Shifting reproductive success in a shoal of Atlantic Cod, Gadus morhua L.
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Individual and temporal variability in the spawning behaviour of Atlantic Cod (Gadus morhua L.) was examined by studying wild and reared individuals from the same putative population in a common spawning arena. The number of eggs fertilized per male was best explained by the number of aggressive interactions initiated by each male. A strong skew in male reproductive success and a temporal shift in male fertilization success were also observed. The latter co-occurred with an apparent similar temporal shift in the reproductive behaviour of the individual males. We hypothesize that energetic costs associated with reproduction, potentially mediated by sperm depletion in dominant individuals, may be responsible for temporal shifts in mating behaviour and reproductive success of male Atlantic Cod. We suggest that this hypothesis merits further study.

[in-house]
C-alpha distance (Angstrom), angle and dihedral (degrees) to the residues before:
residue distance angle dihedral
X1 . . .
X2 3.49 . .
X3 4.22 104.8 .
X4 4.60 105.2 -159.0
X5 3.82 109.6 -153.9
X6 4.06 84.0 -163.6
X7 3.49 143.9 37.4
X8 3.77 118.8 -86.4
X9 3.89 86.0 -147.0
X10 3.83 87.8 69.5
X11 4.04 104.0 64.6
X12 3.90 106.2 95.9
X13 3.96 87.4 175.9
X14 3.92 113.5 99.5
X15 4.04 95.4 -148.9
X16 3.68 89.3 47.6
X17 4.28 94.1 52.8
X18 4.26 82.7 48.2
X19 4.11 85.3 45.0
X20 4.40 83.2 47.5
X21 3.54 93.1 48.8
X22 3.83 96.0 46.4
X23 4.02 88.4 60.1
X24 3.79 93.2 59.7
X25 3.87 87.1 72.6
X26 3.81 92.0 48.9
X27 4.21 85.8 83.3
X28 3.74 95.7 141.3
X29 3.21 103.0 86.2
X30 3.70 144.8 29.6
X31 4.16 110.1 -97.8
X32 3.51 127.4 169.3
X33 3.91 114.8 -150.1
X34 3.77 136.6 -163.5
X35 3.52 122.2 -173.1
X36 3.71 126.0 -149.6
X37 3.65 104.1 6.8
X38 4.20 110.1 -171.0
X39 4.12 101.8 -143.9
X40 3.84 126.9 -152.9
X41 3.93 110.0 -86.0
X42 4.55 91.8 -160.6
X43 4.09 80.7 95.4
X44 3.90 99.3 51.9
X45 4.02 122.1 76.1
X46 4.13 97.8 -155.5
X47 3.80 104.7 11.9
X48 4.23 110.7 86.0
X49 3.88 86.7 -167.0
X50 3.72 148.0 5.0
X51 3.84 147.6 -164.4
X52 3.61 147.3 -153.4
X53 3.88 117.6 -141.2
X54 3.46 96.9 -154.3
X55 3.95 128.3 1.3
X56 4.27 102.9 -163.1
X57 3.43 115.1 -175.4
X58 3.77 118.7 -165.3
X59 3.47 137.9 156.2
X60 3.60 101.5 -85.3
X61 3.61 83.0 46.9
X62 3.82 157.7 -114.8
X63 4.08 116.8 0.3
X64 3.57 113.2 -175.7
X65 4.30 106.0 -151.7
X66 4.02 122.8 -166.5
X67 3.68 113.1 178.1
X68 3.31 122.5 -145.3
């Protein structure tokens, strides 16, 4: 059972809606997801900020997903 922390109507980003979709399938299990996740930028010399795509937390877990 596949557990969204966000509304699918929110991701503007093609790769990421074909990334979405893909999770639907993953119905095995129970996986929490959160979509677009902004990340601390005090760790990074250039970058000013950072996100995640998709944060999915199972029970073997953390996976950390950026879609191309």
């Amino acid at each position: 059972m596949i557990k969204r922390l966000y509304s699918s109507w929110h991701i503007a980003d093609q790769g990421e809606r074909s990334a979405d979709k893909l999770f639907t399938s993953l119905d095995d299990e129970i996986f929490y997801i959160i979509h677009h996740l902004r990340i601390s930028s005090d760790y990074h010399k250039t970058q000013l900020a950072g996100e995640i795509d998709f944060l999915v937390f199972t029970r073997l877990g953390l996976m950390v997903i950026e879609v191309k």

KeywordsMating system Aggression Fertilization success Dominance Spawning behaviour
We thank J. Eddington, P. Avendaño and C. Smith for help with the technical labour, analyses of results and input to the experimental set-up. Thanks to T. Nilsen for statistical advice. J. Titelman kindly provided feedback on the manuscript. The research conducted in this study was approved by the Dalhousie University Animal Care Committee and complied with the guidelines of the Canadian Council for Animal Research. The study was sponsored by the Norwegian Research Council-project (172649/S40 entitled, “Interactions between wild and farmed cod; non-lethal impacts of escapees on wild populations)”, and by a Natural Sciences and Engineering Research Council (Canada) Discovery Grant to JAH.
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